Fearn v Board of Trustees of the Tate Gallery – Case Summary

Fearn v Board of Trustees of the Tate Gallery

Supreme Court

Citations: [2023] UKSC 4.


The claimants owned flats overlooked by the defendant’s art gallery. The gallery had a public viewing gallery enabling a 360 degree panoramic view of London. This was a significant source of revenue for the defendant, attracting between 500,000 and 600,000 visitors a year.

From the viewing gallery, visitors could see into the entirety of the living areas of the claimants’ flats. This was in part due to the claimants’ wall-to-ceiling windows. Many visitors looked into the flats, waving at their occupants or taking photographs. Some visitors even used binoculars to see the flats in more detail. The claimants sued the defendants in private nuisance.

The High Court judge held that intrusive viewing of a property can be an actionable nuisance, but on the facts the defendant’s behaviour was reasonable user. This was because the claimant’s had chosen to live in properties with glass walls and could take their own remedial measures such as by using curtains. This made their use especially sensitive.

The Court of Appeal held that the judge’s approach to reasonableness was wrong. However, they held that the claim should still fail because intrusive viewing is not an actionable nuisance. The claimants appealed to the Supreme Court.

  1. Is intrusive viewing an actionable nuisance?
  2. Was the defendant’s interference unreasonable user?

The Supreme Court held in favour of the claimant. They held that ‘intrusive viewing’ is capable of being an actionable interference in private nuisance. The oppressive effect of the viewing on the occupiers’ privacy caused a substantial interference with the claimants’ ordinary use and enjoyment of their property. The Court of Appeal was wrong to hold otherwise.

They also held that the High Court made various legal errors in deciding that the user was reasonable:

  • The trial judge had applied the wrong test. They treated the test as concerned with whether the defendant’s behaviour was unreasonable in some general sense. Rather, the correct test was whether the defendant’s use was common and ordinary.
  • The High Court was also wrong to hold that the claimants, by having glass walls, engaged in especially sensitive use of their land making the interference reasonable. The glass walls were relevant. They meant that it would not be a nuisance if the occupants of an equally tall block of flats could see into the claimants’ living space by looking out of their own windows. However, this was because the occupants of those hypothetical flats would be engaging in ordinary and common use of their own land. The existence of the glass walls did not change the fact that the defendant’s use of their land was not ordinary or common.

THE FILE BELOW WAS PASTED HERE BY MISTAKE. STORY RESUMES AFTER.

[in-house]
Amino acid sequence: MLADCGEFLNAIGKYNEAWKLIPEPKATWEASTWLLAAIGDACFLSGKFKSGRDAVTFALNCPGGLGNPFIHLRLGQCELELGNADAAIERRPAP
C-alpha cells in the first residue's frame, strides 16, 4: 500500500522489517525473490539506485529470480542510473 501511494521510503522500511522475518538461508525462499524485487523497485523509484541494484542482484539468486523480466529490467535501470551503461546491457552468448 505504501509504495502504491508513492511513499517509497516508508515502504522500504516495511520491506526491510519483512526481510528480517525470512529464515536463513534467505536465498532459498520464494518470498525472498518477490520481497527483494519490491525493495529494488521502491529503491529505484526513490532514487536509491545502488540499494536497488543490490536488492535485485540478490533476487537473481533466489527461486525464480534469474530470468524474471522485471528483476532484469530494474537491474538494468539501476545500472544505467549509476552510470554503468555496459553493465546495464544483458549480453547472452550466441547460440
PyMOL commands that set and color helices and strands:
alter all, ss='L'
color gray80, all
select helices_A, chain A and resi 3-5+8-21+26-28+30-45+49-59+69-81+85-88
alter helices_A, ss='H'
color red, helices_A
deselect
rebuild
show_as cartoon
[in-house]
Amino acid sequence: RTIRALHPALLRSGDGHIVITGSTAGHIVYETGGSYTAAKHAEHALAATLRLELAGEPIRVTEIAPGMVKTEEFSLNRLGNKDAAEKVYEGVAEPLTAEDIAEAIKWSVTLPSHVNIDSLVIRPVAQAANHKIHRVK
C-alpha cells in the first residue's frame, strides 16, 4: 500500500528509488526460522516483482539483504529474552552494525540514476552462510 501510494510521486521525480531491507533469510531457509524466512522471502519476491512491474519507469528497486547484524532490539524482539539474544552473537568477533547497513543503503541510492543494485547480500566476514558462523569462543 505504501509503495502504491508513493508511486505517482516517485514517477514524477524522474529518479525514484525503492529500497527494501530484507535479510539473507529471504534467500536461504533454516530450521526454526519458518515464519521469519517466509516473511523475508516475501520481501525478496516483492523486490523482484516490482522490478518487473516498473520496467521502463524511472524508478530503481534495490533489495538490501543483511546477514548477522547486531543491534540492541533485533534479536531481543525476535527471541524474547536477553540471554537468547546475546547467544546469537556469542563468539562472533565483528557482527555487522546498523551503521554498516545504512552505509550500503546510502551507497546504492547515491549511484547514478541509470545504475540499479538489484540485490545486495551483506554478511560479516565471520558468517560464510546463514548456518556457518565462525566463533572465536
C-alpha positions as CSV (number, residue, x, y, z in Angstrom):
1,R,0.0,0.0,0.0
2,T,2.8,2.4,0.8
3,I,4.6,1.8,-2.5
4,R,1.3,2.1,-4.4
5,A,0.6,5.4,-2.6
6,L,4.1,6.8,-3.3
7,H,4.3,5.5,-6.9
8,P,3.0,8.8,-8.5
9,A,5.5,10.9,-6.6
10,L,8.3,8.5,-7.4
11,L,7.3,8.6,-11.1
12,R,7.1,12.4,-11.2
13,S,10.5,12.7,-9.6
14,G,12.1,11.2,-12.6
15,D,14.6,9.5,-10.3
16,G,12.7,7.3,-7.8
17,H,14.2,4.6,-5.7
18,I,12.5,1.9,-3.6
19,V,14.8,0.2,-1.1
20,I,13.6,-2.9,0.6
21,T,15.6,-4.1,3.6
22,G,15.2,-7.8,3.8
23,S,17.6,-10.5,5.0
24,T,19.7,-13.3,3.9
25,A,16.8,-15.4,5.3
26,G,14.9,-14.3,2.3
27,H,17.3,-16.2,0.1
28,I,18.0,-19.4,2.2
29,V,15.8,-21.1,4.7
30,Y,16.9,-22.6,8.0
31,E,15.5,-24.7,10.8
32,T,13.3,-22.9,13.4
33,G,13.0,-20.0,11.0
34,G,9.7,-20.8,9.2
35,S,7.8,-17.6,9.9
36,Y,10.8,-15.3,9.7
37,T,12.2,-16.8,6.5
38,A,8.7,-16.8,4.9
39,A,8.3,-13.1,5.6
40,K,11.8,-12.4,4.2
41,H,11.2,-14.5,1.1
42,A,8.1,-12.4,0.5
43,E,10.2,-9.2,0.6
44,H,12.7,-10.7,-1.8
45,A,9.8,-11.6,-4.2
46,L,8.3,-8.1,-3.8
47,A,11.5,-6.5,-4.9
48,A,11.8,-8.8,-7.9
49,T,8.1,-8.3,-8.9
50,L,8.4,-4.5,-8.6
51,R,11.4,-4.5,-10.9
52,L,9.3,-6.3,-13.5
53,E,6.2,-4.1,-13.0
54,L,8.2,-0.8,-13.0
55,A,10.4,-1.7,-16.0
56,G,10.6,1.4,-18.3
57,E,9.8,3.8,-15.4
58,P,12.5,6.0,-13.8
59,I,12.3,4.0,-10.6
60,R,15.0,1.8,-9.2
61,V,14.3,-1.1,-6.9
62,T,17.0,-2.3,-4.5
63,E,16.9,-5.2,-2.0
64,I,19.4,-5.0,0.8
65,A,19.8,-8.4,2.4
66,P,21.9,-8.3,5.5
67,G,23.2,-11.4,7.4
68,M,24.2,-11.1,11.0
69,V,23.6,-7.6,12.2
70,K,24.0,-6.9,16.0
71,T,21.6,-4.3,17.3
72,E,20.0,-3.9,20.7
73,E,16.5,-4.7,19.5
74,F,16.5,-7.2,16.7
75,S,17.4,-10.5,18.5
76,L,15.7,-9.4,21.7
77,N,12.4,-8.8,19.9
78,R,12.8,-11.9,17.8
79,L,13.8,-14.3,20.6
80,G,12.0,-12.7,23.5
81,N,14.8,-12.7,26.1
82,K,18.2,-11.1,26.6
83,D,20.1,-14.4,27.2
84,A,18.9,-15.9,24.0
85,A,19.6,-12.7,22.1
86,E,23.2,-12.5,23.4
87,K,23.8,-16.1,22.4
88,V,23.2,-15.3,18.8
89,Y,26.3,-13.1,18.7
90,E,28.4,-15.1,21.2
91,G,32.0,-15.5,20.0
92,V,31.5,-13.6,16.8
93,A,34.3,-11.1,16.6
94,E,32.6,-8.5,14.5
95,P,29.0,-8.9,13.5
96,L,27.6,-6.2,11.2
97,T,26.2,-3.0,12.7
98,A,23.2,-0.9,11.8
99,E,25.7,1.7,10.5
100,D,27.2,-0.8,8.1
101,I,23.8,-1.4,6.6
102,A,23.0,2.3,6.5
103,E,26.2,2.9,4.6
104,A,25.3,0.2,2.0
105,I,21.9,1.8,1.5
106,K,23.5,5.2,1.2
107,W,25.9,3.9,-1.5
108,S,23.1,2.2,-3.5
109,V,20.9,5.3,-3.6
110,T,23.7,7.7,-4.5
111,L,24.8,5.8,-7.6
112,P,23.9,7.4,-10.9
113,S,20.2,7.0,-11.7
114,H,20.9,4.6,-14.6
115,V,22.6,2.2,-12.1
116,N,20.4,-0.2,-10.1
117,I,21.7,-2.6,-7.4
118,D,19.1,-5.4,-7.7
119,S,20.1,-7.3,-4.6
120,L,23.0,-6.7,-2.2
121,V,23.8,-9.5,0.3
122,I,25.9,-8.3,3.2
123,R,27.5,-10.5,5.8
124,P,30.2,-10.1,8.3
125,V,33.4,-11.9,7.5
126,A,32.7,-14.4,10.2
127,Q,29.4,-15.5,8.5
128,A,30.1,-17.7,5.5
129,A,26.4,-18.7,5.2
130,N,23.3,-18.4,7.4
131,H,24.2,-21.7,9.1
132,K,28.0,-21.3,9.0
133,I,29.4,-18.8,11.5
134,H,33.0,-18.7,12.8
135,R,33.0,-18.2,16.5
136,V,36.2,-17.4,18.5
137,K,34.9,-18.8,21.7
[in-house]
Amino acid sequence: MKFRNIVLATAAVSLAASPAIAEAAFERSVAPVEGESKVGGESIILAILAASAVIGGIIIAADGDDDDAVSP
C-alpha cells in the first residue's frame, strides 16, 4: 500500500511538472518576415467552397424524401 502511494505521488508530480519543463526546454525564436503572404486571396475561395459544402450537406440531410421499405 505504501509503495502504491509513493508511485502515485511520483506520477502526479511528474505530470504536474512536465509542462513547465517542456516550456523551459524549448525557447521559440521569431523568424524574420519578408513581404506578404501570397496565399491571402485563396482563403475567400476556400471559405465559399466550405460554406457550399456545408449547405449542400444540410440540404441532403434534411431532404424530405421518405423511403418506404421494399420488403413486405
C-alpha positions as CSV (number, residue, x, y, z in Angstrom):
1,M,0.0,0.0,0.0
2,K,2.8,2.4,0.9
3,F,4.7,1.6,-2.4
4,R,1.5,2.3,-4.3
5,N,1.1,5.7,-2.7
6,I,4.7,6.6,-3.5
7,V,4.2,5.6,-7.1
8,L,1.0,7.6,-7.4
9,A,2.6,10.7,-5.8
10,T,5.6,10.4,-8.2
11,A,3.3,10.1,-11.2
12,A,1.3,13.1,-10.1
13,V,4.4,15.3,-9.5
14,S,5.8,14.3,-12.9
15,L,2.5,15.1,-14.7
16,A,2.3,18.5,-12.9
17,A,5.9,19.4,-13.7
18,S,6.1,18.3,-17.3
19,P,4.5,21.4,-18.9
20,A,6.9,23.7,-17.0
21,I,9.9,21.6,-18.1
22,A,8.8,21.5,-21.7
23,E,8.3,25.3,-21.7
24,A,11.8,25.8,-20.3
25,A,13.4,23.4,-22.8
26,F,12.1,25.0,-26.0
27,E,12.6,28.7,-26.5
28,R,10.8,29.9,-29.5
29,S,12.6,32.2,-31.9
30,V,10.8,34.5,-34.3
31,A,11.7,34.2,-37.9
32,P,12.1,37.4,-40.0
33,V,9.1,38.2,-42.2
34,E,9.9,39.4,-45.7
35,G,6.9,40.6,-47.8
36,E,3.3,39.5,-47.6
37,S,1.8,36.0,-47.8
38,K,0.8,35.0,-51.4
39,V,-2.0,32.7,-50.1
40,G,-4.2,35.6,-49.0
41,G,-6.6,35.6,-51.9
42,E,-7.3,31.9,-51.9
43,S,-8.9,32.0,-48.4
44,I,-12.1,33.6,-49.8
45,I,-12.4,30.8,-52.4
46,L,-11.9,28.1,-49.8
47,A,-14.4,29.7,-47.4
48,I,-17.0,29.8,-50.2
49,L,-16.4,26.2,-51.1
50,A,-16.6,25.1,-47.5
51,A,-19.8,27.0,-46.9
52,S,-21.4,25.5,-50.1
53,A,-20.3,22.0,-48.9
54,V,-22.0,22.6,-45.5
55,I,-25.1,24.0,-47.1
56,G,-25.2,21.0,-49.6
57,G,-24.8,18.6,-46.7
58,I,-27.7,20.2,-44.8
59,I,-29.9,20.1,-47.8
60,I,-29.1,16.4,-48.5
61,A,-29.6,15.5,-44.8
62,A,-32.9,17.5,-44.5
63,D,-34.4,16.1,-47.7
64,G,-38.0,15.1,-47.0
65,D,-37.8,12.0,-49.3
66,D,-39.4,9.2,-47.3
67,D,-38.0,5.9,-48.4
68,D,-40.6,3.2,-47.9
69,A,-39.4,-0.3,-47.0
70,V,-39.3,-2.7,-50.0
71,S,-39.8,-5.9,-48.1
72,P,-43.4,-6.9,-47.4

• The trial judge was incorrect to deem the claimant’s ability to take remedial steps relevant to whether the user was reasonable.
  • The trial judge had incorrectly deemed the public interest in the defendant’s activities relevant to whether the interference was reasonable. Public interest is only relevant when deciding the remedy.

The Supreme Court held that defendant’s use of the land was unusual and exceptional. There was no viewing platform like it anywhere else in London. The viewing gallery was not necessary for ordinary use of the art gallery. Accordingly, there was no reason to expect the claimants to tolerate the interference caused by that use. Therefore, the defendant was liable in nuisance. They remitted the issue of the appropriate remedy to the High Court.

This Case is Authority For…
What Constitutes and Actionable Interference?

Intrusive viewing of land can constitute an actionable interference in nuisance. This is because ‘[a]n important aspect of the amenity value of real property is the freedom to conduct your life in your own home without being constantly watched and photographed by strangers.’